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Fulbright Scholars

Below are short interviews with Kansas State University's Fulbright Scholars for 2018, 2019 and 2020. The interviews were conducted by the host of "Agriculture Today," Eric Atkinson.


2020 Fulbright Scholars

  • Joyce Wu
    Joyce is Research Fellow at the Crawford School of Public Policy, and Visiting Fellow at the School of Sociology at the Australian National University. With both practitioner and research background in international development, Joyce has worked in countries including Afghanistan, China, Bangladesh, India, Indonesia, Nepal, Myanmar, Pakistan, and the Pacific. Joyce’s interest on how equity, diversity and inclusion can be integrated into research came about from years of working on gender issues in the development sector, as well as with STEM organizations.

    Currently, Joyce is working on Individual Deprivation Measure, a research project which takes a gender- sensitive and intersectoral approach to understanding the multidimensional aspects of poverty. She is also working with the International Alliance of Research Universities (members include the ANU, ETH Zurich, National University of Singapore, University of California, Berkeley, University of Cambridge, University of Oxford and Yale University) to explore how research universities use financial incentives to improve equity and diversity. 

  • Jonathan Adams
    Adams is the director of the Australian Research Centre in Complementary and Integrative Medicine at the University of Technology Sydney — the only national research center worldwide focusing on the public health and health services research of complementary and integrative health care.

    This Fulbright program aims to marry clinical and research insights around this topic with a view to translating and exporting such insights back to Australia to help promote effective, safe, quality care and support for vulnerable communities.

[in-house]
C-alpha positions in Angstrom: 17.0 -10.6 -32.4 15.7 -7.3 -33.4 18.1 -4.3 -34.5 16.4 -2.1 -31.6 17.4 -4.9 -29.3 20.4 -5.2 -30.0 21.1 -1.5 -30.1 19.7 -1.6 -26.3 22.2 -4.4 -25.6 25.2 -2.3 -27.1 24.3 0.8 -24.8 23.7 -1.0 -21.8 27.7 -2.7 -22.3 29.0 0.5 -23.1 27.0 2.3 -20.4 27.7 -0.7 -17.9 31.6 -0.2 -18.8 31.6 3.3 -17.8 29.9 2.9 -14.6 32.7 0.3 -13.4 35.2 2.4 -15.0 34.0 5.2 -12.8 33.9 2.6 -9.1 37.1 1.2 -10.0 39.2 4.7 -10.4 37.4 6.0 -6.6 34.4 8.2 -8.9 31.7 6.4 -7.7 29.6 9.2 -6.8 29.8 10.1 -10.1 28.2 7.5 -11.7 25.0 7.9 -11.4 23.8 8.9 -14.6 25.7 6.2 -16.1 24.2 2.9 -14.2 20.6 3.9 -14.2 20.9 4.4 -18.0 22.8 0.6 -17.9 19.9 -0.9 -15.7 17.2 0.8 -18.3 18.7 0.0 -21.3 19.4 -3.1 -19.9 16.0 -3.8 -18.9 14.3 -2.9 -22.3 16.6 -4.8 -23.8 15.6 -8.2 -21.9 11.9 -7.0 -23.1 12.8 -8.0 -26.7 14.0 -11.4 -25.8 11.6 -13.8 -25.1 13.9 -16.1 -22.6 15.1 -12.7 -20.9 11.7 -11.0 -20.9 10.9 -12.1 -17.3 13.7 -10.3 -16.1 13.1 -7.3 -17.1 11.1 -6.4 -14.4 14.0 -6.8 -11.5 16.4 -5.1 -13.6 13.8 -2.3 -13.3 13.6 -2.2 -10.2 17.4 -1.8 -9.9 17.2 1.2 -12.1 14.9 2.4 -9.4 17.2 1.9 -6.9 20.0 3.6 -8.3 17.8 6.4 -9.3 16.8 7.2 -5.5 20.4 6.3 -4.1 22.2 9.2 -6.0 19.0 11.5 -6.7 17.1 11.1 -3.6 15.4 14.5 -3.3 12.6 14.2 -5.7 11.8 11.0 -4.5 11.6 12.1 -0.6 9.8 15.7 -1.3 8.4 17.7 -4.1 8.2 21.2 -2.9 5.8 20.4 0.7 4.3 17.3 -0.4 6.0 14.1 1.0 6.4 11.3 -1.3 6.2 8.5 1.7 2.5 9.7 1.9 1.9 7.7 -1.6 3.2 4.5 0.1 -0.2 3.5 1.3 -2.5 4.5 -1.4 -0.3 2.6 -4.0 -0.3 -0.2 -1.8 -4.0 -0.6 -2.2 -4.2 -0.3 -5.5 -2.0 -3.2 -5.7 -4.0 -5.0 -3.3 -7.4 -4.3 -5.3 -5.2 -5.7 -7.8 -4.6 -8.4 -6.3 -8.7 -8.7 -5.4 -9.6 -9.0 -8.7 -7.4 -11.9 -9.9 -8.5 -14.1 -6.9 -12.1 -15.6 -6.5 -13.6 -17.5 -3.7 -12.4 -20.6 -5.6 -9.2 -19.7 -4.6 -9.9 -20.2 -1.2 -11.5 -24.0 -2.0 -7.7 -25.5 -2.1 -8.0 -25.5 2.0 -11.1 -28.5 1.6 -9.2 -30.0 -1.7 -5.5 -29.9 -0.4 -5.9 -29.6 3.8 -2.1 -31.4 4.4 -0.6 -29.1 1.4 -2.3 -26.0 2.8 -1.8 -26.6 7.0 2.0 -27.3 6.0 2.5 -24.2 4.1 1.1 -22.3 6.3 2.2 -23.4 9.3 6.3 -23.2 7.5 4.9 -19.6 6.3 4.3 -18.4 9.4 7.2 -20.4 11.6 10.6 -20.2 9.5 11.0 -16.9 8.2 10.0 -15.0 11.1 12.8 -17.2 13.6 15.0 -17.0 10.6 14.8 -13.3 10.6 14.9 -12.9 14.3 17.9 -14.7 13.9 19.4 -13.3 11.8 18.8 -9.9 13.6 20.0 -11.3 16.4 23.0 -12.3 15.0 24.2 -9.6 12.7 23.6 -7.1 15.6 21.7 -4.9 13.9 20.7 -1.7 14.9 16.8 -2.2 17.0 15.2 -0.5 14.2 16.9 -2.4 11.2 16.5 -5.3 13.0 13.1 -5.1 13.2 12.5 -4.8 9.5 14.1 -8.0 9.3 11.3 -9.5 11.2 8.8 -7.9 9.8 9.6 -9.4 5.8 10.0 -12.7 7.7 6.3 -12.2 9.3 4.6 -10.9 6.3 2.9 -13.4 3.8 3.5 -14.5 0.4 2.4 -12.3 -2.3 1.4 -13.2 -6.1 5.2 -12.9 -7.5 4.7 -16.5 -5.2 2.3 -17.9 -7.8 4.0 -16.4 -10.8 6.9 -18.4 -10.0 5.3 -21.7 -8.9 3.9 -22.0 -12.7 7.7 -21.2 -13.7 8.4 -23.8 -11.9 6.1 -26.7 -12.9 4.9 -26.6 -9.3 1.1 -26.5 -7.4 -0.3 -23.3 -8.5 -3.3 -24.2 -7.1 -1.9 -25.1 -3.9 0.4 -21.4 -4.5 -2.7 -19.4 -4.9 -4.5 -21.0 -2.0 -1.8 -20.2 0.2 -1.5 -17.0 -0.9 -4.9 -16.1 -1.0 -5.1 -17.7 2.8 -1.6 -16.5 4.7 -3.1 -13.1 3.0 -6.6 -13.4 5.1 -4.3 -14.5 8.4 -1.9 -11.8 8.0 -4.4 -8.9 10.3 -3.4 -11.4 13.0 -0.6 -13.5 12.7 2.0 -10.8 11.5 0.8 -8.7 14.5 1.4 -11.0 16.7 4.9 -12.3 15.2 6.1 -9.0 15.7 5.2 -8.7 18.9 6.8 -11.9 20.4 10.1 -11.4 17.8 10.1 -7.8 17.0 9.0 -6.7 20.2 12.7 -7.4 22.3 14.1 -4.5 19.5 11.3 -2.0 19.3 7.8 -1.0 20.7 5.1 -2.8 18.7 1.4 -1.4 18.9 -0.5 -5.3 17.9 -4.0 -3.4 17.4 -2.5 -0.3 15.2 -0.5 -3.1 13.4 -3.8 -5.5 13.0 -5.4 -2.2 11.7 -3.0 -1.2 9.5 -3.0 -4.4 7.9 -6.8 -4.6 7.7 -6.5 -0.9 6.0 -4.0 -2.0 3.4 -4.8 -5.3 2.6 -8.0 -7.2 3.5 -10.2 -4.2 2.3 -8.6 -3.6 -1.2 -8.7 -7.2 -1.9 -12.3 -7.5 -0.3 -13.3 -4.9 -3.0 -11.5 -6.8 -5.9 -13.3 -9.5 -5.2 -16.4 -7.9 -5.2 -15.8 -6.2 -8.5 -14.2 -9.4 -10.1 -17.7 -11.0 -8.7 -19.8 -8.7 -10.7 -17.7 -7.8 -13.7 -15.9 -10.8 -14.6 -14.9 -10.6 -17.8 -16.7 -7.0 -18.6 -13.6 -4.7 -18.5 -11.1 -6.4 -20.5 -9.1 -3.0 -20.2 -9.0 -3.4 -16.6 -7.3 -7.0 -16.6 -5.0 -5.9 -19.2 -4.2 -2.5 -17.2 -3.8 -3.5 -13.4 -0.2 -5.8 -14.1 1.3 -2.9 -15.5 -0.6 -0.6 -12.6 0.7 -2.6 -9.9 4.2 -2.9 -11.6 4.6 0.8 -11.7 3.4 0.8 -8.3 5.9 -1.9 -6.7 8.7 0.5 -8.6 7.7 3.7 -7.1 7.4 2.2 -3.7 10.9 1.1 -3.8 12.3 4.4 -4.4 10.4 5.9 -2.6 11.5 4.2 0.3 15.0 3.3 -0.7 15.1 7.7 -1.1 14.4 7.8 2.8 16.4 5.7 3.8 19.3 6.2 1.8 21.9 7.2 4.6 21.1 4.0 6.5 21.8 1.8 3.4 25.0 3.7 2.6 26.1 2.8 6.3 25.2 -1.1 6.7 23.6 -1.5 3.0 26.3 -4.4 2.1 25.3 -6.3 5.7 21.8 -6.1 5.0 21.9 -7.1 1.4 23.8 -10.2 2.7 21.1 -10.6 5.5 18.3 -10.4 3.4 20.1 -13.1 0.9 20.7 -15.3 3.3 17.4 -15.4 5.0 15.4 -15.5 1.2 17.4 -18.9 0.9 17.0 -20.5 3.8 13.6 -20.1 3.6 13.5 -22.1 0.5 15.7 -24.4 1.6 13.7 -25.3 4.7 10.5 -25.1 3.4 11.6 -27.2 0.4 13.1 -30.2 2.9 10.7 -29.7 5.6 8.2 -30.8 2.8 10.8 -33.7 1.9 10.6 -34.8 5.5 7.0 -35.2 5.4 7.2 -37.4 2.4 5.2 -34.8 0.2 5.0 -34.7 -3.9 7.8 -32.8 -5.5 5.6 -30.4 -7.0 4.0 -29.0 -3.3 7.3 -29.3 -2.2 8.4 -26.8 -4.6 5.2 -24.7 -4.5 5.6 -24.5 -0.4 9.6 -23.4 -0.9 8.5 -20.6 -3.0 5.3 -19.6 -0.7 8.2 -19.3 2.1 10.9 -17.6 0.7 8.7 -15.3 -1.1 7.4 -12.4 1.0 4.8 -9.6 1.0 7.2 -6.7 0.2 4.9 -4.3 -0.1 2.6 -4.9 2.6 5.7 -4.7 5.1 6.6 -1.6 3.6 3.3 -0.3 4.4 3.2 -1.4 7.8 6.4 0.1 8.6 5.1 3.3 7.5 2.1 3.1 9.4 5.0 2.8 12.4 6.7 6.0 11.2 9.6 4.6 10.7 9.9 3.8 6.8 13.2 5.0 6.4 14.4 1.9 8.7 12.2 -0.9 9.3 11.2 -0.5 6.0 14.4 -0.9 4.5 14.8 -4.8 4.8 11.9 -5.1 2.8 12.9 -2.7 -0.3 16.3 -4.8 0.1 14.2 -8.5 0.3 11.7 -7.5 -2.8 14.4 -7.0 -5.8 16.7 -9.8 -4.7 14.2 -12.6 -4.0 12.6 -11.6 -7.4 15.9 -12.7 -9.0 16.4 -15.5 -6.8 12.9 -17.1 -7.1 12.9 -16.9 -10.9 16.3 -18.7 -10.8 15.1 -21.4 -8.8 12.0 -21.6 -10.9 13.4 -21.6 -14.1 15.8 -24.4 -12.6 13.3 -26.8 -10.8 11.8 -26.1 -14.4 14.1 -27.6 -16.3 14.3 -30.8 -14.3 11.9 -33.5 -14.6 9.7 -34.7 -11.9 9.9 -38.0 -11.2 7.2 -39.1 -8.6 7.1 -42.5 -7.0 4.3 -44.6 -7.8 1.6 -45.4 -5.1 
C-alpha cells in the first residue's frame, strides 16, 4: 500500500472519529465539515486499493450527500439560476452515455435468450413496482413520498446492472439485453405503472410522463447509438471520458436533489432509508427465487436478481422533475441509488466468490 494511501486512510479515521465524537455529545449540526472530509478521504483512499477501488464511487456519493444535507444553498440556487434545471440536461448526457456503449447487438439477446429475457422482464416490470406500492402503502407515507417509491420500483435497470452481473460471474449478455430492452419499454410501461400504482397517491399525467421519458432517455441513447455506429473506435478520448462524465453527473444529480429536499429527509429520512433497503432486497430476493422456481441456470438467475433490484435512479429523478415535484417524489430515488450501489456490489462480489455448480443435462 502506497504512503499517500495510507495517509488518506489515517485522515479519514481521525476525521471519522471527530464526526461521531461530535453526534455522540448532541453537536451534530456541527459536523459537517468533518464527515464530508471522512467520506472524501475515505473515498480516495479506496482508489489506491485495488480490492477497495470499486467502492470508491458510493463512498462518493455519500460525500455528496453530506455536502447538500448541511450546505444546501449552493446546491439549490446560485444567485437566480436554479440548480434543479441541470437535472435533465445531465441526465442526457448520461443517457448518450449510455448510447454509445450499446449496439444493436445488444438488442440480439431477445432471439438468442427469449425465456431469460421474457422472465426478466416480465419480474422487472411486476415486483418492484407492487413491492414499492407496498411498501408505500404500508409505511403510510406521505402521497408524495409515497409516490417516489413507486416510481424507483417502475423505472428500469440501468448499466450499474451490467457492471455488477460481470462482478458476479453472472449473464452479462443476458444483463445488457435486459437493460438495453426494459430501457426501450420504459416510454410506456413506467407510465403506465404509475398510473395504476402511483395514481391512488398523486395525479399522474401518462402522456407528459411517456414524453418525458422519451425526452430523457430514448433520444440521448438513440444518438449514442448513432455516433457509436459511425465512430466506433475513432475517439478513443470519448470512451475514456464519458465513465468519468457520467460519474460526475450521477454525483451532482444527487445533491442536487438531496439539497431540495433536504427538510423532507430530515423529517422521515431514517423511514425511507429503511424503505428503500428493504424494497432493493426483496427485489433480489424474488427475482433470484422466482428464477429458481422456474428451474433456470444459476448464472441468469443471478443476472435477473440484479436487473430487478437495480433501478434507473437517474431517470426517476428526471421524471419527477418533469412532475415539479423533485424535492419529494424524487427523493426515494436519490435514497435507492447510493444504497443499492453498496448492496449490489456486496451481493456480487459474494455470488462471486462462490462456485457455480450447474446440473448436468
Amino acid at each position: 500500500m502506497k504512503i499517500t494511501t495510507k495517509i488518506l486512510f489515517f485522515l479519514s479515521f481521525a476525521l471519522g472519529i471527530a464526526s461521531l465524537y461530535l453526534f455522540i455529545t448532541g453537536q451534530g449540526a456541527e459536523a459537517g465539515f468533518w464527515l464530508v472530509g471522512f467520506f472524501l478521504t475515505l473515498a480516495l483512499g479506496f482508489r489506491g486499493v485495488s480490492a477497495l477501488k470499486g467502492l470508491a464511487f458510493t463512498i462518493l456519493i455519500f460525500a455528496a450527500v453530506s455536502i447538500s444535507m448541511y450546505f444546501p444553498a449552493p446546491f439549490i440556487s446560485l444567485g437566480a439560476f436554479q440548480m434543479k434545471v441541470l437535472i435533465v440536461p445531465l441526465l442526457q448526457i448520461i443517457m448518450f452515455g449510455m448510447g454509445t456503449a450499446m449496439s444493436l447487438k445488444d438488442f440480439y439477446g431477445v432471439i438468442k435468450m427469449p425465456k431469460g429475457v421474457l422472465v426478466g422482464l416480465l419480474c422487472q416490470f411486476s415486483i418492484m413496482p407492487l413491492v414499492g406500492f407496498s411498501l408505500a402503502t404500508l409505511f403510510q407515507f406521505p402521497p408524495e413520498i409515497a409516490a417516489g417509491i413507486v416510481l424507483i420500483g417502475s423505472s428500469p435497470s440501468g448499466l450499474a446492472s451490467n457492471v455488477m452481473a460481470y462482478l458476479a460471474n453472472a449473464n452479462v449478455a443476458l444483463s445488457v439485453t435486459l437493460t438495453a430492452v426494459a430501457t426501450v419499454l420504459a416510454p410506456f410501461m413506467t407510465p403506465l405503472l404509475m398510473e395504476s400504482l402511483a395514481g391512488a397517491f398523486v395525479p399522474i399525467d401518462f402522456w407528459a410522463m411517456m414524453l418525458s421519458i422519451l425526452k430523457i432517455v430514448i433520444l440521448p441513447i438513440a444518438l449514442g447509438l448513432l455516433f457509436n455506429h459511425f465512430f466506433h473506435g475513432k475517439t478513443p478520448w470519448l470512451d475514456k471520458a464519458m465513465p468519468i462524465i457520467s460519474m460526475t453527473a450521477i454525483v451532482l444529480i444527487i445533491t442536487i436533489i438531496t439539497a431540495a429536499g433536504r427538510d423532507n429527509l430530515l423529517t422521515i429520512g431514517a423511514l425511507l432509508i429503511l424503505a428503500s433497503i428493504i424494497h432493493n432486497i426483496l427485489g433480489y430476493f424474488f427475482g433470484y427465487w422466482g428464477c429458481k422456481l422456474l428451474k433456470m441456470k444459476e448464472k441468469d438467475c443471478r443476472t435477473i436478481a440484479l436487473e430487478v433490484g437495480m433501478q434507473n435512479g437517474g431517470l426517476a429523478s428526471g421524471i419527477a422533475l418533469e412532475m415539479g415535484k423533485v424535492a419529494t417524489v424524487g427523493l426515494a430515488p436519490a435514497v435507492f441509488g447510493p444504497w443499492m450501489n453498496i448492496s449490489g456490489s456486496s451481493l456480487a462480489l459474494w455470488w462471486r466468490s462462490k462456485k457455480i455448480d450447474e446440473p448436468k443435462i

• Michael Fahey
    Michael is an Associate Professor at Monash University and Head of Pediatric Neurology at Monash Children’s Hospital. Thanks to the genomic revolution, Michael is harnessing genetic technologies to better understand complex neurological diseases—aiming to cure rather than treat those diseases.

    Cerebral palsy (CP) is the most common disability in childhood affecting more than 800,000 Americans and Australians. Current knowledge suggests the origins of CP are multifactorial, with a substantial body of evidence indicating that around 30% of people with CP have an underlying genetic disorder. As a child neurologist and clinical geneticist, Michael has spent more than a decade working to diagnose and treat people with neurogenetic conditions. The Fulbright scholarship enables Michael to work at the University of Arizona where he will combine world-leading neuroimaging data from the Commonwealth Scientific and Industrial Research Organization (CSIRO) with contemporary genomic techniques to better characterize the genetic changes that lead to CP. In the emerging era of precision medicine, where therapies are increasingly tailored to an individual genomic variation, understanding this data will lead to personalized treatment. 

  • Craig Baillie
    Professor Craig Baillie is the Director of the Centre for Agricultural Engineering (CAE) and the Deputy Executive Director of the Institute for Advanced Engineering and Space Sciences (IAESS) at the University of Southern Queensland. Craig is an Agricultural Engineer with 24 years’ experience in Agricultural Research, Development and Extension (R, D &E). Primary research interests include farming systems innovation and technology solutions to improve farm productivity and profitability. Key focus areas include precision agriculture, energy conservation, bioresources, irrigation modernization and automation. Craig is also involved in major initiatives and collaborative research with Deere and Company in the USA on new and innovative farming technologies. 

  • Julie McIntyre